But when it comes to Blagojevich, there is one “controversy” that will arise in coming months whose outcome I am interested in seeing.

IT IS WHETHER Blagojevich will be enshrined in the Capitol’s “Hall of Governors,” which is a long hallway in which formal portraits of every Illinois governor are hung.

What typically happens is that a governor sits for the portrait in the weeks just after leaving office. Then, sometime about a year after leaving, he returns to the Statehouse in Springpatch for a ceremony where portrait is unveiled to grand ceremony.

But in the case of Blagojevich, it is not clear if he’s going to bother going along with this routine, although I could see him finally doing it just because he will realize how much his painting’s presence in the “hall” will offend the legislative geeks who just got worked up into a frenzy impeaching and removing him from office.

It is true that we have legislators who are adoping a “Soviet Union mentality” by saying they don’t want his portrait there. In fact, state Rep. Lou Lang, D-Skokie, literally talks of wiping out his memory.

SORRY, BUT IT doesn’t work that way.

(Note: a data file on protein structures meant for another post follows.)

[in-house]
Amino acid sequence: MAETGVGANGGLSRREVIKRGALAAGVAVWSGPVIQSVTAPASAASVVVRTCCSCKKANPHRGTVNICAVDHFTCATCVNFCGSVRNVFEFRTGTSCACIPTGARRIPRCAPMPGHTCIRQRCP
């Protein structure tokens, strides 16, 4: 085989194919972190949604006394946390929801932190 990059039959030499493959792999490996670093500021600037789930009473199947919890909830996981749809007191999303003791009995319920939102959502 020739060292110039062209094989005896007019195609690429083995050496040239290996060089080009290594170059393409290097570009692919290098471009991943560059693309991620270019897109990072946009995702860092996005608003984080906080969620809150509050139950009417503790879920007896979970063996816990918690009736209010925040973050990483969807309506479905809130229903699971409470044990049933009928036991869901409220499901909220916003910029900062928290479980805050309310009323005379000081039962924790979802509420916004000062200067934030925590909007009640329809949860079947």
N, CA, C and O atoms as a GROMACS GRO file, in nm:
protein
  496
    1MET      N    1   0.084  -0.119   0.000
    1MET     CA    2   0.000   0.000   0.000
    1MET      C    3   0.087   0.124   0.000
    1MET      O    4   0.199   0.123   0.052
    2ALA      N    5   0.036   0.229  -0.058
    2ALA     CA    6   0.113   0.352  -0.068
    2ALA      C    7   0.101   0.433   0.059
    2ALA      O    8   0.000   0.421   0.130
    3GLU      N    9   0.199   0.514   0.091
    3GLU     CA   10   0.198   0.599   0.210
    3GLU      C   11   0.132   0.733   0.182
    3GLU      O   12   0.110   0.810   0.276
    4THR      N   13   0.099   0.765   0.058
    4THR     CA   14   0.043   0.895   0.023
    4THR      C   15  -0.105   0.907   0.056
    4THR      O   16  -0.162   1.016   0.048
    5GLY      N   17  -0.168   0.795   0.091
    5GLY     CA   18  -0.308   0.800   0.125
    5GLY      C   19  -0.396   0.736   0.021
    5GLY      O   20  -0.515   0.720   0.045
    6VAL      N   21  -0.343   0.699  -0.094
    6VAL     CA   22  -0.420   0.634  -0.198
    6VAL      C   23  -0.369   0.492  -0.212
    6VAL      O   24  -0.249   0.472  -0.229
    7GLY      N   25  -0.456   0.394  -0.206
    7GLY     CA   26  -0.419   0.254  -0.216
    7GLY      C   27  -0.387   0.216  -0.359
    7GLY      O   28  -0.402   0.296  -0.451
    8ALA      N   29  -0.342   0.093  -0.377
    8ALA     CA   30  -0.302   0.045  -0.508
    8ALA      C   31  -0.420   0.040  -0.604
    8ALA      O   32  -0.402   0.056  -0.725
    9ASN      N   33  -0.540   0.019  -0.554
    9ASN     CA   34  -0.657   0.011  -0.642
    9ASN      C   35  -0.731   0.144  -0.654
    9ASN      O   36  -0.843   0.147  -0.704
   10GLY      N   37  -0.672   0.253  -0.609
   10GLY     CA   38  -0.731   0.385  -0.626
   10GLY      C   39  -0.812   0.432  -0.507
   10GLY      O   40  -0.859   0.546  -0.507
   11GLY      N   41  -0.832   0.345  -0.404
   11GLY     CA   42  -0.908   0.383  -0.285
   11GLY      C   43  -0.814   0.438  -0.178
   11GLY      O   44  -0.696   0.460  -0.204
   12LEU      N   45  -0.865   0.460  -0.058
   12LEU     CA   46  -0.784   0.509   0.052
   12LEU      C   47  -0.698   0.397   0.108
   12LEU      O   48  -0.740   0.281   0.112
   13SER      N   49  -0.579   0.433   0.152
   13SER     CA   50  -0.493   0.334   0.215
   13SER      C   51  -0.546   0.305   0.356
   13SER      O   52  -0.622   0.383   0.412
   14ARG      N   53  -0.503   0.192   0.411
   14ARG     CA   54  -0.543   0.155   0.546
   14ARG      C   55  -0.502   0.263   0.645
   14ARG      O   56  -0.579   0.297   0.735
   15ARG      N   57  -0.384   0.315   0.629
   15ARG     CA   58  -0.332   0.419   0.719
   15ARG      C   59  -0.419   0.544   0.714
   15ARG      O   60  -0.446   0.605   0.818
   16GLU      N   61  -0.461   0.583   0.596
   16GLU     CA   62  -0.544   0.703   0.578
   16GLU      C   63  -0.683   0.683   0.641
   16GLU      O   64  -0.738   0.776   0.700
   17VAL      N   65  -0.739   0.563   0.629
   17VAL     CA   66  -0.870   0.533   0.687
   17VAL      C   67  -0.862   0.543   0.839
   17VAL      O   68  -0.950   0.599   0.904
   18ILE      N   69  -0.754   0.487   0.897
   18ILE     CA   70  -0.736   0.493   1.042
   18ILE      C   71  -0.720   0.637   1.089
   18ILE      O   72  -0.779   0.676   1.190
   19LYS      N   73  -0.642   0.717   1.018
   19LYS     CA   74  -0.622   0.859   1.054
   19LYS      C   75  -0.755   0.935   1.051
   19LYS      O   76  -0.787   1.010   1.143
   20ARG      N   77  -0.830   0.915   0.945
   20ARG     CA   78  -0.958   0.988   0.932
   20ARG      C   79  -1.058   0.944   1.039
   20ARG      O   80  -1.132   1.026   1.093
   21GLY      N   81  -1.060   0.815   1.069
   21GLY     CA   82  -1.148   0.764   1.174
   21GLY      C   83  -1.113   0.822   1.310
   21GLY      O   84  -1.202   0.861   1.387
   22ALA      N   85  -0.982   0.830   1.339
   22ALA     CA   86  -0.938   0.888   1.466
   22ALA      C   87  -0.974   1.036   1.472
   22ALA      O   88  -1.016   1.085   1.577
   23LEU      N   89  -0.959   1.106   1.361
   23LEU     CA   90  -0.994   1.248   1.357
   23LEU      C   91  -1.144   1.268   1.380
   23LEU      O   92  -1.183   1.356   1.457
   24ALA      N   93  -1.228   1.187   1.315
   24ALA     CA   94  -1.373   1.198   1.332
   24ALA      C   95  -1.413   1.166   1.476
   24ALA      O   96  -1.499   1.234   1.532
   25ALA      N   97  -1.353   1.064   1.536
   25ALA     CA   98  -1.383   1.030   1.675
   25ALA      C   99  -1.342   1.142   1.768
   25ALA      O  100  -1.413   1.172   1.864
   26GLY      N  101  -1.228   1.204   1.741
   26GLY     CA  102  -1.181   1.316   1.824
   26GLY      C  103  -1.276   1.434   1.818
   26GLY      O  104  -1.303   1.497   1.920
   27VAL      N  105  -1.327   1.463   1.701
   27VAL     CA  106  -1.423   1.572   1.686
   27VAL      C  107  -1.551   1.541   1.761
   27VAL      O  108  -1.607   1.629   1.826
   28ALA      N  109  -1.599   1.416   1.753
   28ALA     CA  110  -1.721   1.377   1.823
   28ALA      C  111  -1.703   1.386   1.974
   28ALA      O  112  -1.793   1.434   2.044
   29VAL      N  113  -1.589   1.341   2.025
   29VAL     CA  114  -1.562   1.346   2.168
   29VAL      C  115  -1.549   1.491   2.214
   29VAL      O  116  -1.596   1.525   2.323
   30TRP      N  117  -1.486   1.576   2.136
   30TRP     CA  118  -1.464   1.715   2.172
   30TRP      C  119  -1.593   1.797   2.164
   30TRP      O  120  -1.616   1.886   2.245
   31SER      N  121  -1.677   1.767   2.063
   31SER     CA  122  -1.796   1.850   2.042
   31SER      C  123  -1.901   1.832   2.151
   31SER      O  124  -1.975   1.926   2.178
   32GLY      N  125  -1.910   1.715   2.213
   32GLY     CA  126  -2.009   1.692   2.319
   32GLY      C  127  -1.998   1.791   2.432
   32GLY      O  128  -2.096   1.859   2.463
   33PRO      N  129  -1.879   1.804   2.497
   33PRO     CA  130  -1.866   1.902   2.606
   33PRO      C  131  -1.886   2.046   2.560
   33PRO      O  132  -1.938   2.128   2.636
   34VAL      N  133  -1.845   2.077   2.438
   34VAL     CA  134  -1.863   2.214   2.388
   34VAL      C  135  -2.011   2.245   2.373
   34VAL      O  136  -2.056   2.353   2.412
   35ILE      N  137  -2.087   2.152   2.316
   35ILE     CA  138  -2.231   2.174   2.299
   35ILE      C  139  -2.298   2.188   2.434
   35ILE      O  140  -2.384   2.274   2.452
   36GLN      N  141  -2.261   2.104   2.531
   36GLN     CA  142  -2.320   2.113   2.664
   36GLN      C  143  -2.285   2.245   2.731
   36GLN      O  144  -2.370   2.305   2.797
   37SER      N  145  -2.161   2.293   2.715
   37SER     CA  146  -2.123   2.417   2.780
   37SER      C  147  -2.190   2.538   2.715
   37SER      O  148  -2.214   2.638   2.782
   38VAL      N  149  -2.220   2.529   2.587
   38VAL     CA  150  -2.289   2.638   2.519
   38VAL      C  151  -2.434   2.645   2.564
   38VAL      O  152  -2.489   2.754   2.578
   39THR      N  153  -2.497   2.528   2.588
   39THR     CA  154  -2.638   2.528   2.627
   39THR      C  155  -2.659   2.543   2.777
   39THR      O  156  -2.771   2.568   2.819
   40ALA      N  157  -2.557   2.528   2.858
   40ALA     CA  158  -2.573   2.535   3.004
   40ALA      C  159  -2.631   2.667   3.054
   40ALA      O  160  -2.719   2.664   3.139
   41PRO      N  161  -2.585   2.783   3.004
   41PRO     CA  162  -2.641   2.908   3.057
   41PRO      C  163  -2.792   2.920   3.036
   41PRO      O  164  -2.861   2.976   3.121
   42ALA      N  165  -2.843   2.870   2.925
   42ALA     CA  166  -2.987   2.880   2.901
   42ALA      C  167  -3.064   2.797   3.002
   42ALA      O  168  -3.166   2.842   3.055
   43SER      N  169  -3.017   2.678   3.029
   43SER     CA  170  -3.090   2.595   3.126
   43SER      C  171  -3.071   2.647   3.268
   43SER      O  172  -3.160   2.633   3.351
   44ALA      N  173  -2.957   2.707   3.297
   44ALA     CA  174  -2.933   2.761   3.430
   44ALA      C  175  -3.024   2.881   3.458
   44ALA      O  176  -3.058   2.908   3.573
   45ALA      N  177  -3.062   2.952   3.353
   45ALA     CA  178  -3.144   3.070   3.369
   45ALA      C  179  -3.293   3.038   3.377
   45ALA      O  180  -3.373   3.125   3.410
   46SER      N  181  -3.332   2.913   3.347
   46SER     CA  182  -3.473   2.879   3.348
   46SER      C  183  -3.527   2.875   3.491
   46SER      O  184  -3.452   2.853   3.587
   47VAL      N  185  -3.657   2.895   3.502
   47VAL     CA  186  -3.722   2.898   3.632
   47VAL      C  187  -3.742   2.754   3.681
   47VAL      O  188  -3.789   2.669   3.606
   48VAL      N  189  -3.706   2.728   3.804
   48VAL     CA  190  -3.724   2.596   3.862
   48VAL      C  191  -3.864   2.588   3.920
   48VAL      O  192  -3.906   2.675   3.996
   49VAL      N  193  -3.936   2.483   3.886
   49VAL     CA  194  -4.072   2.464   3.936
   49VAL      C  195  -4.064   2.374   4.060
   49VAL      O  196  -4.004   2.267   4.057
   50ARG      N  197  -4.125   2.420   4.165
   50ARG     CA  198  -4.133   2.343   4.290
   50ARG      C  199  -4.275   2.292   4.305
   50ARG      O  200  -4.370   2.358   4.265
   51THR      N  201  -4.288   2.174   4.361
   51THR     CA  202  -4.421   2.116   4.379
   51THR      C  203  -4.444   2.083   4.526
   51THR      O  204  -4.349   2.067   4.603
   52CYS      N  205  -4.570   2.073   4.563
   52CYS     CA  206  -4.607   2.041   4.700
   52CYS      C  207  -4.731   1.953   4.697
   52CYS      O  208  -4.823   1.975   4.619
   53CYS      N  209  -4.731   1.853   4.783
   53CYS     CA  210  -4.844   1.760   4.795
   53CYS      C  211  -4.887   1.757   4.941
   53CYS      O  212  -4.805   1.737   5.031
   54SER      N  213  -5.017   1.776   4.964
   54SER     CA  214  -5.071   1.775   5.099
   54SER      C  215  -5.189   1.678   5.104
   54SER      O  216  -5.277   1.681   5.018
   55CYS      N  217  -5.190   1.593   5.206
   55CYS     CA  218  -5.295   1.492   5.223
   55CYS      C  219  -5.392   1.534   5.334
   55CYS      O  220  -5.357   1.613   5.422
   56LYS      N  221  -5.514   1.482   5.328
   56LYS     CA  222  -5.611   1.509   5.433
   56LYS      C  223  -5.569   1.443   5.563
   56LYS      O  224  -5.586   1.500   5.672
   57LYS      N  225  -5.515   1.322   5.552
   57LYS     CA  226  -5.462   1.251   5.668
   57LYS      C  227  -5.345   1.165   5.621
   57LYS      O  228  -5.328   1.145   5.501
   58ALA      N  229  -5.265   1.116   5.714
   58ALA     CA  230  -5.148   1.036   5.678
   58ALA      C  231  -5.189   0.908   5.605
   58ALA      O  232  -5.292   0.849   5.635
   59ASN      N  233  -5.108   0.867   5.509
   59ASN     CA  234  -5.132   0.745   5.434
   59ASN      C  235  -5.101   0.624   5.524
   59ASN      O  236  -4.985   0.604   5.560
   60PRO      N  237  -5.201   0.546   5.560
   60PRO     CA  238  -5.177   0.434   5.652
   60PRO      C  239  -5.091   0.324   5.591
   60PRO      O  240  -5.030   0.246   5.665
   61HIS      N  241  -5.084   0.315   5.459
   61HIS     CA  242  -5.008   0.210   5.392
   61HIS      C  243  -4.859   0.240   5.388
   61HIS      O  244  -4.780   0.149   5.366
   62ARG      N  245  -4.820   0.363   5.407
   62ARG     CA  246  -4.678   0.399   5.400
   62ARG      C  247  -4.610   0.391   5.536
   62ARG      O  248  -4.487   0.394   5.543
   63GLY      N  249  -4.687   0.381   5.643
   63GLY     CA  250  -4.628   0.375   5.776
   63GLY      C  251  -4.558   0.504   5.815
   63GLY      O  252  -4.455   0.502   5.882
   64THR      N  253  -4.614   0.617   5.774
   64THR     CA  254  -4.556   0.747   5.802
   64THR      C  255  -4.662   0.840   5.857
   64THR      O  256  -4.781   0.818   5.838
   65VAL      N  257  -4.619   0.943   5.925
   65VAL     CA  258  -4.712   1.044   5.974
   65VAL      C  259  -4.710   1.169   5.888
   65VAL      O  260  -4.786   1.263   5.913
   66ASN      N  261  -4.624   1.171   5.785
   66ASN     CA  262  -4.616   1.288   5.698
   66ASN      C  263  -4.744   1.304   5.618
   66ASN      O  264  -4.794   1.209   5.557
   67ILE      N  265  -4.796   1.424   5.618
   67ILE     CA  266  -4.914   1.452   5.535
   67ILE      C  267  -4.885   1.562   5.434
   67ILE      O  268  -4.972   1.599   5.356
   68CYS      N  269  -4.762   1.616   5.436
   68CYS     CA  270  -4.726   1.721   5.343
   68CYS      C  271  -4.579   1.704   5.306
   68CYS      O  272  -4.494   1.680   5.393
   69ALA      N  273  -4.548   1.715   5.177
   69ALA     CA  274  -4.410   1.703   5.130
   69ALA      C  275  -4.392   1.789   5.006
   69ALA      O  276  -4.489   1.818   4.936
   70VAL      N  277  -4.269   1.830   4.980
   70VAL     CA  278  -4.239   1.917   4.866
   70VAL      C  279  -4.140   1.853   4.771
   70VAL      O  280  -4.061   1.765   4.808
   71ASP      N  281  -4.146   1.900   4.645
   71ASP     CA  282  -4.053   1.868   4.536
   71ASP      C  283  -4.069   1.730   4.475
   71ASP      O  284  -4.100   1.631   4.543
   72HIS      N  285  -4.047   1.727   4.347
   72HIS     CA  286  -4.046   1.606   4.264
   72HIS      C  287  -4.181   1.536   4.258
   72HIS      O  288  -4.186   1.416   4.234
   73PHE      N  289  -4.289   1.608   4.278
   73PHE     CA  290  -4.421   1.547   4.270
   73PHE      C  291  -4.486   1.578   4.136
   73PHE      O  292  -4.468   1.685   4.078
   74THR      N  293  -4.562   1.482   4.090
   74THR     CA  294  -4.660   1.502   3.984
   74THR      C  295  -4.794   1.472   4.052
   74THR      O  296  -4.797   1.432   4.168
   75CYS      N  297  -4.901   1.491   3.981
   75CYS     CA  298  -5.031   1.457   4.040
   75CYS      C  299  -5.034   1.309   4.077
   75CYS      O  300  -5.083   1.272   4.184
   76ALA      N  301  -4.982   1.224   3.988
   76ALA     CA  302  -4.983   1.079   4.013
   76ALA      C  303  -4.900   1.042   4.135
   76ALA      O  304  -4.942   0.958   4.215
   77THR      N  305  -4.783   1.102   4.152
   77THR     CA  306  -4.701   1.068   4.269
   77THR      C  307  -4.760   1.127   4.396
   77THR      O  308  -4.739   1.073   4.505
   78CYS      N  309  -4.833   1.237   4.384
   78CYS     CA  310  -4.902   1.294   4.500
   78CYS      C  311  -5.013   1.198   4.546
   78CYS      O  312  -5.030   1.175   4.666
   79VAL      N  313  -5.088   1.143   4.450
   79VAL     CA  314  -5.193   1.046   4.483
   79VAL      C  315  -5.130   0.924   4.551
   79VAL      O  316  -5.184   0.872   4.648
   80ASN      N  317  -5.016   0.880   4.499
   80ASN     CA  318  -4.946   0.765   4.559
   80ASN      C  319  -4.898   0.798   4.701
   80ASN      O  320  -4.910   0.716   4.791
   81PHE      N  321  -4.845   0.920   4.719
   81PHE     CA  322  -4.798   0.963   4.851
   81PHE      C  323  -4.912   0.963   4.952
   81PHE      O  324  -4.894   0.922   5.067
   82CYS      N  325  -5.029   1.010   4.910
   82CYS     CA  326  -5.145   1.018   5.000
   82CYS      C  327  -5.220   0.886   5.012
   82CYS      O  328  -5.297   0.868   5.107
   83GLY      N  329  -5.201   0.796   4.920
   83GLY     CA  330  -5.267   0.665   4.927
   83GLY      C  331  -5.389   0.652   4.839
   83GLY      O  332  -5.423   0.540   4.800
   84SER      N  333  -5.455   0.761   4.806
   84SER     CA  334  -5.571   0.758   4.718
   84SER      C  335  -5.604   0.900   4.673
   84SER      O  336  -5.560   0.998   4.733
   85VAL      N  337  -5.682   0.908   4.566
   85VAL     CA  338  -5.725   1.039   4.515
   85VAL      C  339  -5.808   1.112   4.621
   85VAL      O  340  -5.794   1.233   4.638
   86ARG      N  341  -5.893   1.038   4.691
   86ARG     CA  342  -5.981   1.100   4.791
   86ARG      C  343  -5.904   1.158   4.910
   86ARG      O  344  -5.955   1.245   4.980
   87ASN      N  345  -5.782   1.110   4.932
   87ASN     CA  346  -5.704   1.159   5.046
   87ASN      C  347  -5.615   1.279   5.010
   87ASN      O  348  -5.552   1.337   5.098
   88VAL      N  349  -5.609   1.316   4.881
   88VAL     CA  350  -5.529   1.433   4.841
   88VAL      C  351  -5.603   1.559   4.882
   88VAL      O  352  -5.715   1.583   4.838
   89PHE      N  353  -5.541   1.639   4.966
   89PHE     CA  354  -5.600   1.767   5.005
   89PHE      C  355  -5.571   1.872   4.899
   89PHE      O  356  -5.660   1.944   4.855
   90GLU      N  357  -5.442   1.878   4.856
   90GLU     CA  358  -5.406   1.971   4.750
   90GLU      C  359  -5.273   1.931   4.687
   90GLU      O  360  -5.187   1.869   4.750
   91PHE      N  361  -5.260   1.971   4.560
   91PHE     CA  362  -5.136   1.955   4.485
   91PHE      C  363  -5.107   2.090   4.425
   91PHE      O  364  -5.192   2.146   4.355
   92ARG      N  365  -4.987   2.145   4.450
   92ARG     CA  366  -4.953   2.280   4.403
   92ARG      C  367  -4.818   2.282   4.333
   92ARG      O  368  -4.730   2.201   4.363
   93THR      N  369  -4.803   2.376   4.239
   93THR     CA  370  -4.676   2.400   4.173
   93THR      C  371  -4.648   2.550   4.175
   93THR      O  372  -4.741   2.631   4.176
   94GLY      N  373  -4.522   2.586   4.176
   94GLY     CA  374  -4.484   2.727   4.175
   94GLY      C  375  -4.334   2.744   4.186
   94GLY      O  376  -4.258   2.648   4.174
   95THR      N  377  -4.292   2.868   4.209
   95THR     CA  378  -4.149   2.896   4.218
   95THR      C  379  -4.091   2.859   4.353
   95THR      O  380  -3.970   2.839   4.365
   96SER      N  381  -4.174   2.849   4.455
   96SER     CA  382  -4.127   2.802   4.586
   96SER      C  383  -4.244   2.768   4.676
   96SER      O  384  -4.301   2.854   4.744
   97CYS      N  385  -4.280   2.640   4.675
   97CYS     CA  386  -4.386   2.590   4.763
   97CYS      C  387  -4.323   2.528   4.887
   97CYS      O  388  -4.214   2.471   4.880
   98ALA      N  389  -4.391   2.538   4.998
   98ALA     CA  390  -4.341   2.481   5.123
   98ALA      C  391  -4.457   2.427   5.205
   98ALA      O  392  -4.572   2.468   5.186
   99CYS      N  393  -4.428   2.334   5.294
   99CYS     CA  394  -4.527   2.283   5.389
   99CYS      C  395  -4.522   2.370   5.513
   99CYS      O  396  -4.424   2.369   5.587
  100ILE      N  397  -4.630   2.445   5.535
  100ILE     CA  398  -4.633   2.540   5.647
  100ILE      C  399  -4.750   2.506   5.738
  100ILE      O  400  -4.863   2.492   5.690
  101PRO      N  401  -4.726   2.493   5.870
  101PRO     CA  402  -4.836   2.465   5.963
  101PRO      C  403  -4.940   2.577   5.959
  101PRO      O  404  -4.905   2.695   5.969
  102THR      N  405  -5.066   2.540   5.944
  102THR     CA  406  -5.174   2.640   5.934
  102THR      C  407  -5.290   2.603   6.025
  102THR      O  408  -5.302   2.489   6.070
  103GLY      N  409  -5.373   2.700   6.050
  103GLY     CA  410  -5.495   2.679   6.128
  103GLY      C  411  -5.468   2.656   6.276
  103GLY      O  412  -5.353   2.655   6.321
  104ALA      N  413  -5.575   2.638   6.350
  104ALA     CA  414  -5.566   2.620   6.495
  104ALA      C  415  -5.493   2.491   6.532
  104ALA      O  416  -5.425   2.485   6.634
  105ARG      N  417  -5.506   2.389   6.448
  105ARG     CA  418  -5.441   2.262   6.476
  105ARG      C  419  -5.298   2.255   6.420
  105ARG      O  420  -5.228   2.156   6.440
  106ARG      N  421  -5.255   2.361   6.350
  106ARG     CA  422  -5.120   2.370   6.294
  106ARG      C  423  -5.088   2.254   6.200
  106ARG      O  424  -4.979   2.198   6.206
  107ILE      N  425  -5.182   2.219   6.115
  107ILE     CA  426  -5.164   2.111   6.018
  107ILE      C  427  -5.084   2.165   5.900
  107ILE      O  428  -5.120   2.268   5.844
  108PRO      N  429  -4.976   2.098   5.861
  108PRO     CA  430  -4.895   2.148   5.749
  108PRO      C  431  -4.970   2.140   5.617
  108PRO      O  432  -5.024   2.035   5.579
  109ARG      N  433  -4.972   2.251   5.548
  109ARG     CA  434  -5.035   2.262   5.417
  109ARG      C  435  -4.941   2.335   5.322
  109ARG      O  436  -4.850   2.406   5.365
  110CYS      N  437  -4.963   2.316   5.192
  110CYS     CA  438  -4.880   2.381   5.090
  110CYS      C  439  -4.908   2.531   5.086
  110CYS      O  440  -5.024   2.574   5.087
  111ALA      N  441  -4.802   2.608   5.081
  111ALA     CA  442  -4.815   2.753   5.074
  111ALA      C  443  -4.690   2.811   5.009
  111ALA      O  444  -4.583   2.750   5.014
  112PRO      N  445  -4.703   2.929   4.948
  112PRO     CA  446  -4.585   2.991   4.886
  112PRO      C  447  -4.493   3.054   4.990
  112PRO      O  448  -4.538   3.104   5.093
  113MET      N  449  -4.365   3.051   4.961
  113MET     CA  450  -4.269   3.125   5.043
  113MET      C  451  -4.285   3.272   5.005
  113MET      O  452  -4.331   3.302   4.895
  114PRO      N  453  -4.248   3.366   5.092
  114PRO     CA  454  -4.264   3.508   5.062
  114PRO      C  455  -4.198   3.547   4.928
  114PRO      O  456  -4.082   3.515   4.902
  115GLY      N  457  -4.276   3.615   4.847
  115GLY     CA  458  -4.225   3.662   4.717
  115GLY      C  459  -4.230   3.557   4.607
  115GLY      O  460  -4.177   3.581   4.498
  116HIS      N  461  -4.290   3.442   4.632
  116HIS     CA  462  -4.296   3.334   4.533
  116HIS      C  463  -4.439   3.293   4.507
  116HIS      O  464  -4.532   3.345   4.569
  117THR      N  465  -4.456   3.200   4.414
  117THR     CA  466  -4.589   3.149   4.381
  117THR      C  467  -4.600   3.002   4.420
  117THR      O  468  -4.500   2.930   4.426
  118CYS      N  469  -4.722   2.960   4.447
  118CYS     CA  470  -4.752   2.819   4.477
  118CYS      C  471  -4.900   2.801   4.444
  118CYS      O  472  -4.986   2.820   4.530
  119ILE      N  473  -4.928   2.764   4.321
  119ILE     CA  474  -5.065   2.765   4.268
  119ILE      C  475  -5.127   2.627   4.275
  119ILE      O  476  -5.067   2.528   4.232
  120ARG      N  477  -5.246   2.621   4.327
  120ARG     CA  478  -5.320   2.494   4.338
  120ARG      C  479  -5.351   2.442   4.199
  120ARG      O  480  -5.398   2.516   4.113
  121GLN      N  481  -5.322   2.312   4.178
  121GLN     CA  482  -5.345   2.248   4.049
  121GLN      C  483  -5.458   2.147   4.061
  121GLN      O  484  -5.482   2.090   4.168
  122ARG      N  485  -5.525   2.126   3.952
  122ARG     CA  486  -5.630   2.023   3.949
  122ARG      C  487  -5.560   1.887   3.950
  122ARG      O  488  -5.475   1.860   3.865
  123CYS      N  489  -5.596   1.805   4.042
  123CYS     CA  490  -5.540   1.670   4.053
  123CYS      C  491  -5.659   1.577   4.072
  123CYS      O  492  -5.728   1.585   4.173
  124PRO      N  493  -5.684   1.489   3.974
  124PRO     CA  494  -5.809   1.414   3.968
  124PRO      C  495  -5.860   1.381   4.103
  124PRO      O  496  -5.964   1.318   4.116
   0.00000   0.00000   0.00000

The passage of time is what ultimately erases the memory of government officials from public life. Face it, if Rod gets a portrait, it will sit there for decades until the day comes when people look at it and wonder “Who’s that?,” and “What’s that on his head?”

Think I’m kidding?

Consider this. What do you know about Sam Shapiro, without having to first look it up? Such future anonymity is what Blagojevich is trying to combat with all his goofy stunts. The fact that he will someday be nothing is possibly the biggest punishment he can receive.

-30-

EDITOR’S NOTES: My guess is that Rod Blagojevich is on about minute 9 of his 15 (http://www.nwi.com/articles/2009/02/03/updates/breaking_news/doc4988f6441795e931539582.txt) minutes of celebrity fame. And he’s determined to enjoy every single (http://www.msnbc.msn.com/id/28970601/) second.

Pat Quinn wants people to think (http://www.upi.com/Top_News/2009/02/03/Quinn_Blagojevich_yesterdays_tomatoes/UPI-24191233708714/) he has a sense of humor.